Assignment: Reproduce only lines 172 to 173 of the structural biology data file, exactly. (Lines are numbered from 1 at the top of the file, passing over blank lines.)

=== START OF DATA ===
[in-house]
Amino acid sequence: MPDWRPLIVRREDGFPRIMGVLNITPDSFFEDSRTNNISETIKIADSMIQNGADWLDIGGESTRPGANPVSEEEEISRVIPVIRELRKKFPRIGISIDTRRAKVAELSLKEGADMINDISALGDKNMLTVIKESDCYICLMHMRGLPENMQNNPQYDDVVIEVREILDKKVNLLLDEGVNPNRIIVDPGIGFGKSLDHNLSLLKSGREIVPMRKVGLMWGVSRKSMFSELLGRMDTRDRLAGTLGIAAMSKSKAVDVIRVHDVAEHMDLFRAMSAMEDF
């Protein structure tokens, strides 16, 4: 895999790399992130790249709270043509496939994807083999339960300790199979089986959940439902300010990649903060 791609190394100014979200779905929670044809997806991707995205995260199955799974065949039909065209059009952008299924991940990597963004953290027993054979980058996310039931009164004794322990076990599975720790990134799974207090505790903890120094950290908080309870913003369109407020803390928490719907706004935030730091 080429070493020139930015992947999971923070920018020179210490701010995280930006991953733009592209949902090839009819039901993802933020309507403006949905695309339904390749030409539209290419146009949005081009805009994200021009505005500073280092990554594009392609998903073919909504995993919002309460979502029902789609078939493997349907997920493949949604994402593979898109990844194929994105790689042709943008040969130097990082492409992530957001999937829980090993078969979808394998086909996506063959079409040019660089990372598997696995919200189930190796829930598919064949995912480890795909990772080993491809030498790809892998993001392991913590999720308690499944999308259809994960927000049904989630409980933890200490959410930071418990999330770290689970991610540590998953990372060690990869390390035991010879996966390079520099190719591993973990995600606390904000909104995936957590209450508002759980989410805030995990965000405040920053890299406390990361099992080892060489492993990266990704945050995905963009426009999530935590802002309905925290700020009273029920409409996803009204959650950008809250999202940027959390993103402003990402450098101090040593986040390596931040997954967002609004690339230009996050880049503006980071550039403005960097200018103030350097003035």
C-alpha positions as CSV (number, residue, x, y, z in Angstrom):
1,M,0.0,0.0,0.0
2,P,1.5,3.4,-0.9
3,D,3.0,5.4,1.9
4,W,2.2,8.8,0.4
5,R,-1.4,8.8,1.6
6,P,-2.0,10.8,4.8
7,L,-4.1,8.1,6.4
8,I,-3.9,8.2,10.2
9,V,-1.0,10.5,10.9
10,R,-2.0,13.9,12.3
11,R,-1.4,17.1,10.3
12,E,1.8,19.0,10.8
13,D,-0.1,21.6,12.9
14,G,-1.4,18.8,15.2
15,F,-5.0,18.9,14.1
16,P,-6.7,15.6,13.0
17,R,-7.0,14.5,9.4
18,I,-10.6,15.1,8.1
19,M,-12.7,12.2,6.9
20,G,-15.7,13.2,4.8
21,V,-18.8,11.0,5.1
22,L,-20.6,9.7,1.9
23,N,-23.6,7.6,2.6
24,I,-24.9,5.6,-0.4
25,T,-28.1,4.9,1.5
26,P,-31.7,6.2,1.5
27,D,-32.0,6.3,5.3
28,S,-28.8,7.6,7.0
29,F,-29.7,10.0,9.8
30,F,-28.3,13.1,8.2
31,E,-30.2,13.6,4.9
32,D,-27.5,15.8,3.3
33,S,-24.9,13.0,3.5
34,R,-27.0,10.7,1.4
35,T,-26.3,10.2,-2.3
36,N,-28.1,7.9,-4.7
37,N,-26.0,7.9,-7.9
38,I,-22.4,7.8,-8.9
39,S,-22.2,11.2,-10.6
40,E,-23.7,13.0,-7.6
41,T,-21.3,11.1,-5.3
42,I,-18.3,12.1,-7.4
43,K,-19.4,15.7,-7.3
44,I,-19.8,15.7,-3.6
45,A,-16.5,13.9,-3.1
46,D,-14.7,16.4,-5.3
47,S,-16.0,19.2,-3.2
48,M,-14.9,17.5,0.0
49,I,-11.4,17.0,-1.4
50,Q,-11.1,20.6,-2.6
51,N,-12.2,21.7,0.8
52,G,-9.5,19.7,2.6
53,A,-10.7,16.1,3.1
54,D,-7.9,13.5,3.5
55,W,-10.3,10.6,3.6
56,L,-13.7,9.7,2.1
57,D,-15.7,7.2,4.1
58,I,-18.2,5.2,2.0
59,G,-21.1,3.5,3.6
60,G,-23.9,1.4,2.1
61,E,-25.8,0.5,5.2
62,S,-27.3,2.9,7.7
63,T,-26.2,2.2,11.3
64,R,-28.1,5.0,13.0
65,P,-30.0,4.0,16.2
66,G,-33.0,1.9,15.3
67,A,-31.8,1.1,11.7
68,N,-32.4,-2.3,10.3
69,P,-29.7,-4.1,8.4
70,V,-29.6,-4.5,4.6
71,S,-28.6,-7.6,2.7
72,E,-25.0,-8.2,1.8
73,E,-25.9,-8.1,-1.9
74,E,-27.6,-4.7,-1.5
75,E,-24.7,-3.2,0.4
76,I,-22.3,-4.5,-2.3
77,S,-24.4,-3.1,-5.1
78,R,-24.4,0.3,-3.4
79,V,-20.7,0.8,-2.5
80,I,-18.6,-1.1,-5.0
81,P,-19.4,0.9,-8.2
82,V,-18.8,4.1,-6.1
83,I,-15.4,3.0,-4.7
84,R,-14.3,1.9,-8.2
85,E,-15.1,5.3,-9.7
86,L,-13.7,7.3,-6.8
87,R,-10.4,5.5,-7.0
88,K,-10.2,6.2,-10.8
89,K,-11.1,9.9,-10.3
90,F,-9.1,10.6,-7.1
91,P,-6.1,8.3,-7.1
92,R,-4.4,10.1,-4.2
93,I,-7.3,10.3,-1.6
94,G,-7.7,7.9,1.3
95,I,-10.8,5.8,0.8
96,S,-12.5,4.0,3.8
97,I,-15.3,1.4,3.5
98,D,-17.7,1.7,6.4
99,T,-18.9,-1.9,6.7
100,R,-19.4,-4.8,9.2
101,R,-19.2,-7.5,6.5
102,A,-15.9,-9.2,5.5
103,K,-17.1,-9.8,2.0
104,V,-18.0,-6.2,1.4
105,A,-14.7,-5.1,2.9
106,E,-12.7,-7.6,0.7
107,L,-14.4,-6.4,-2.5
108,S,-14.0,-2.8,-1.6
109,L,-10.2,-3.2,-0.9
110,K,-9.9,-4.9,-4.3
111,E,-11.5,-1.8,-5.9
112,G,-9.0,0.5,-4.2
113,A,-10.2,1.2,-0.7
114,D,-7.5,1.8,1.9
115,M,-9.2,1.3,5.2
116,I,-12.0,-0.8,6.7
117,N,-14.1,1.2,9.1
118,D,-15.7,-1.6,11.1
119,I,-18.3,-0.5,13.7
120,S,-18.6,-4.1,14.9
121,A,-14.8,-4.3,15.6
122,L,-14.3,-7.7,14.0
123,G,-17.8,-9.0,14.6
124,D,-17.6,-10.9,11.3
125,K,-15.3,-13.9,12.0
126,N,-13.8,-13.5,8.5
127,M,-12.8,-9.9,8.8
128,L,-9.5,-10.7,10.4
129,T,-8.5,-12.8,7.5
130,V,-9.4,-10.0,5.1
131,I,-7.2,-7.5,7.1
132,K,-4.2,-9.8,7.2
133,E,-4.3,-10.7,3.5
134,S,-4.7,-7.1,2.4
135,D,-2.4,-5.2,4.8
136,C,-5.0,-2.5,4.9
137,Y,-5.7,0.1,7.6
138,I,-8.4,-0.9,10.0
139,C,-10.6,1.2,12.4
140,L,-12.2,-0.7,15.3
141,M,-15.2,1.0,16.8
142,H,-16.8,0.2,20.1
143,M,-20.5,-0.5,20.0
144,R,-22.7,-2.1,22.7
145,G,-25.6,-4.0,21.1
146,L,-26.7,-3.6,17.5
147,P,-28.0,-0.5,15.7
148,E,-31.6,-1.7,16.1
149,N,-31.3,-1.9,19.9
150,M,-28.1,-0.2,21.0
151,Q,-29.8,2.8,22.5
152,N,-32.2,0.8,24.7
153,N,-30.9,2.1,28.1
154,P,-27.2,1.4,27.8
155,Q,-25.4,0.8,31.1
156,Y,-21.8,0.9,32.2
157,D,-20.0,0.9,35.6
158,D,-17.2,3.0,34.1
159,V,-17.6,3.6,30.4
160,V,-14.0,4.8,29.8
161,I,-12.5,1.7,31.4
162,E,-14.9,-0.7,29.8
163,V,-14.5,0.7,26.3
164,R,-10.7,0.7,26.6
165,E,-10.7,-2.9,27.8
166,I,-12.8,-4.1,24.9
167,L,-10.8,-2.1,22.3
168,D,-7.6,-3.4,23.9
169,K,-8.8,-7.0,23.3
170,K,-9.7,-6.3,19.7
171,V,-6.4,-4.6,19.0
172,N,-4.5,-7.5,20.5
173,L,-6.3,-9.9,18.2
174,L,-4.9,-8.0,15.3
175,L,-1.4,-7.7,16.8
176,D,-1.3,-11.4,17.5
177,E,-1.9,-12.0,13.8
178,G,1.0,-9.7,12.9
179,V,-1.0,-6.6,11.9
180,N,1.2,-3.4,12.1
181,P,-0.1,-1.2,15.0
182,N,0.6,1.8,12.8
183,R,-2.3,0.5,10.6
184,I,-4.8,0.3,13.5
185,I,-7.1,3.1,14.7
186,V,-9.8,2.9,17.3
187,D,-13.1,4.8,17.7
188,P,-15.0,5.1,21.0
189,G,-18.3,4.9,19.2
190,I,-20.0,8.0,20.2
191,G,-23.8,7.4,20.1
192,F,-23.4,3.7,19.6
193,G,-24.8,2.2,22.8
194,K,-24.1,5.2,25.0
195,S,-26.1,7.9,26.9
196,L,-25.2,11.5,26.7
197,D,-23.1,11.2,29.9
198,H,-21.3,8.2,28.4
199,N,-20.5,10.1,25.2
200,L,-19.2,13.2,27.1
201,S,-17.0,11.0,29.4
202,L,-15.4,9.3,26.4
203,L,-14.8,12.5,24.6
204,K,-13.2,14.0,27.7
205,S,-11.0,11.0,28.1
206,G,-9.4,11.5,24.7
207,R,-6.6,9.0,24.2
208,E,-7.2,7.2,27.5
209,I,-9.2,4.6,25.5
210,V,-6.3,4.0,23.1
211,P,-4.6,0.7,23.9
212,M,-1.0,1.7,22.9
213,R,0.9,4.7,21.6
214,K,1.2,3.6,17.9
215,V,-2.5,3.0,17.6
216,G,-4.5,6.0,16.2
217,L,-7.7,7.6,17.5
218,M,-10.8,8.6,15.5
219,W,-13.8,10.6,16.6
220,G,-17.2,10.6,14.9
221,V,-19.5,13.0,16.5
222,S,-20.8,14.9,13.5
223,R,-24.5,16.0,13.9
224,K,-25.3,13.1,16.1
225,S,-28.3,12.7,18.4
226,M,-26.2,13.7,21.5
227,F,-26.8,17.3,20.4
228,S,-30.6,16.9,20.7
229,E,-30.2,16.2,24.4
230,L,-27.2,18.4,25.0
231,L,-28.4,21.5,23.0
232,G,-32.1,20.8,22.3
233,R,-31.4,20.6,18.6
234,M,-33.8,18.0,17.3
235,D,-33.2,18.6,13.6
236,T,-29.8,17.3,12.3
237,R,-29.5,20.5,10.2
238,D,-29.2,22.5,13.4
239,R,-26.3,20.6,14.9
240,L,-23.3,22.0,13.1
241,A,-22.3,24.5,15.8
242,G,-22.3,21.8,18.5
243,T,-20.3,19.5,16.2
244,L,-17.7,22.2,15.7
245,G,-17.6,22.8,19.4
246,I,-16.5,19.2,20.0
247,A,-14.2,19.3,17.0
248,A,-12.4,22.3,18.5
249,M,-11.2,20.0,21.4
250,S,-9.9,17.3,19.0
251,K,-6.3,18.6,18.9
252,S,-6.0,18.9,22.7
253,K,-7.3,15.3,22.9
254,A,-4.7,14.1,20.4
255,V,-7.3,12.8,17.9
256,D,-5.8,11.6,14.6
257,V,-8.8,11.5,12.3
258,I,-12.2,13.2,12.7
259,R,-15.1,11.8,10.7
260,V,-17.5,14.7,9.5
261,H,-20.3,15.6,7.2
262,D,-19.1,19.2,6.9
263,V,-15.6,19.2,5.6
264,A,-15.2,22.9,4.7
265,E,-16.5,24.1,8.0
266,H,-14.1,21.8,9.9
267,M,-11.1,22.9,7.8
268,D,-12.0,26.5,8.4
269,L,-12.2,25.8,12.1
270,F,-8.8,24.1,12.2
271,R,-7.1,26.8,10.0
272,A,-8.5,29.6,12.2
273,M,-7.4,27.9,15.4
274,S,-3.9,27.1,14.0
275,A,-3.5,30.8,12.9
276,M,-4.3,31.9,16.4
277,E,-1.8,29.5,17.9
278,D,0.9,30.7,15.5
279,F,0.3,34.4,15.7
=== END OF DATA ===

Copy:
168,D,-7.6,-3.4,23.9
169,K,-8.8,-7.0,23.3